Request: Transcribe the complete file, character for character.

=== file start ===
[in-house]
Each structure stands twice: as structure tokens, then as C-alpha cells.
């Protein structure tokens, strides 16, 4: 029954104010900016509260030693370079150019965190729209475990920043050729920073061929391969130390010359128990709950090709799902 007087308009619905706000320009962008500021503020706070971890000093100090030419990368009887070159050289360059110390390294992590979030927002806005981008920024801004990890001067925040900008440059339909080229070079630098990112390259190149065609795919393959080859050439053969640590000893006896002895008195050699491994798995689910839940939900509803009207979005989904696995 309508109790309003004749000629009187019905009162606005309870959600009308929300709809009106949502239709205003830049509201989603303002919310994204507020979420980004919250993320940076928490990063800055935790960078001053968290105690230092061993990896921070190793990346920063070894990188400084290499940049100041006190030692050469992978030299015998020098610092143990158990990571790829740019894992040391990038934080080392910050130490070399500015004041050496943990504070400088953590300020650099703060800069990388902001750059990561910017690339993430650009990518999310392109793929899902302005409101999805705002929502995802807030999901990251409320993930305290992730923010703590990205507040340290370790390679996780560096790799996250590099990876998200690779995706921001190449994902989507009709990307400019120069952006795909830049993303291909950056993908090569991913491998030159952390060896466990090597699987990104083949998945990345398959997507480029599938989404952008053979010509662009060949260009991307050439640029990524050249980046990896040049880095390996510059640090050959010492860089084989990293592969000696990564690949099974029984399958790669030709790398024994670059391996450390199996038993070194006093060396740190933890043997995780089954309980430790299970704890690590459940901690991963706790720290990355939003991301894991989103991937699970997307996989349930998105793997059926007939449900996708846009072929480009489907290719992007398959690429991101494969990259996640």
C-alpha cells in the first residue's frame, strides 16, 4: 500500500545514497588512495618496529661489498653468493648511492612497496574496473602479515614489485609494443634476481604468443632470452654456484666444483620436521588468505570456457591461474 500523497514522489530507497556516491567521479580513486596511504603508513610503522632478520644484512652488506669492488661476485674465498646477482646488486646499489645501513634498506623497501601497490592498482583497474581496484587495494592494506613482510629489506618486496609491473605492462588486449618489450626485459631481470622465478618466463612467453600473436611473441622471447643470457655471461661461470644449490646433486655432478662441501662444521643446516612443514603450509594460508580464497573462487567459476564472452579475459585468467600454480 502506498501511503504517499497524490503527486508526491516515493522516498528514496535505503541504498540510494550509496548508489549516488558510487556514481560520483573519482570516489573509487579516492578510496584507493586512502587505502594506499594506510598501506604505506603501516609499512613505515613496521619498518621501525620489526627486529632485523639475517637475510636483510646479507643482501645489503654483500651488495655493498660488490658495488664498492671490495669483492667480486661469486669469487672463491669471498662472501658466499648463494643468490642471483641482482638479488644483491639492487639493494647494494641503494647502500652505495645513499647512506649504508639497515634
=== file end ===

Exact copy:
[in-house]
Each structure stands twice: as structure tokens, then as C-alpha cells.
């Protein structure tokens, strides 16, 4: 029954104010900016509260030693370079150019965190729209475990920043050729920073061929391969130390010359128990709950090709799902 007087308009619905706000320009962008500021503020706070971890000093100090030419990368009887070159050289360059110390390294992590979030927002806005981008920024801004990890001067925040900008440059339909080229070079630098990112390259190149065609795919393959080859050439053969640590000893006896002895008195050699491994798995689910839940939900509803009207979005989904696995 309508109790309003004749000629009187019905009162606005309870959600009308929300709809009106949502239709205003830049509201989603303002919310994204507020979420980004919250993320940076928490990063800055935790960078001053968290105690230092061993990896921070190793990346920063070894990188400084290499940049100041006190030692050469992978030299015998020098610092143990158990990571790829740019894992040391990038934080080392910050130490070399500015004041050496943990504070400088953590300020650099703060800069990388902001750059990561910017690339993430650009990518999310392109793929899902302005409101999805705002929502995802807030999901990251409320993930305290992730923010703590990205507040340290370790390679996780560096790799996250590099990876998200690779995706921001190449994902989507009709990307400019120069952006795909830049993303291909950056993908090569991913491998030159952390060896466990090597699987990104083949998945990345398959997507480029599938989404952008053979010509662009060949260009991307050439640029990524050249980046990896040049880095390996510059640090050959010492860089084989990293592969000696990564690949099974029984399958790669030709790398024994670059391996450390199996038993070194006093060396740190933890043997995780089954309980430790299970704890690590459940901690991963706790720290990355939003991301894991989103991937699970997307996989349930998105793997059926007939449900996708846009072929480009489907290719992007398959690429991101494969990259996640």
C-alpha cells in the first residue's frame, strides 16, 4: 500500500545514497588512495618496529661489498653468493648511492612497496574496473602479515614489485609494443634476481604468443632470452654456484666444483620436521588468505570456457591461474 500523497514522489530507497556516491567521479580513486596511504603508513610503522632478520644484512652488506669492488661476485674465498646477482646488486646499489645501513634498506623497501601497490592498482583497474581496484587495494592494506613482510629489506618486496609491473605492462588486449618489450626485459631481470622465478618466463612467453600473436611473441622471447643470457655471461661461470644449490646433486655432478662441501662444521643446516612443514603450509594460508580464497573462487567459476564472452579475459585468467600454480 502506498501511503504517499497524490503527486508526491516515493522516498528514496535505503541504498540510494550509496548508489549516488558510487556514481560520483573519482570516489573509487579516492578510496584507493586512502587505502594506499594506510598501506604505506603501516609499512613505515613496521619498518621501525620489526627486529632485523639475517637475510636483510646479507643482501645489503654483500651488495655493498660488490658495488664498492671490495669483492667480486661469486669469487672463491669471498662472501658466499648463494643468490642471483641482482638479488644483491639492487639493494647494494641503494647502500652505495645513499647512506649504508639497515634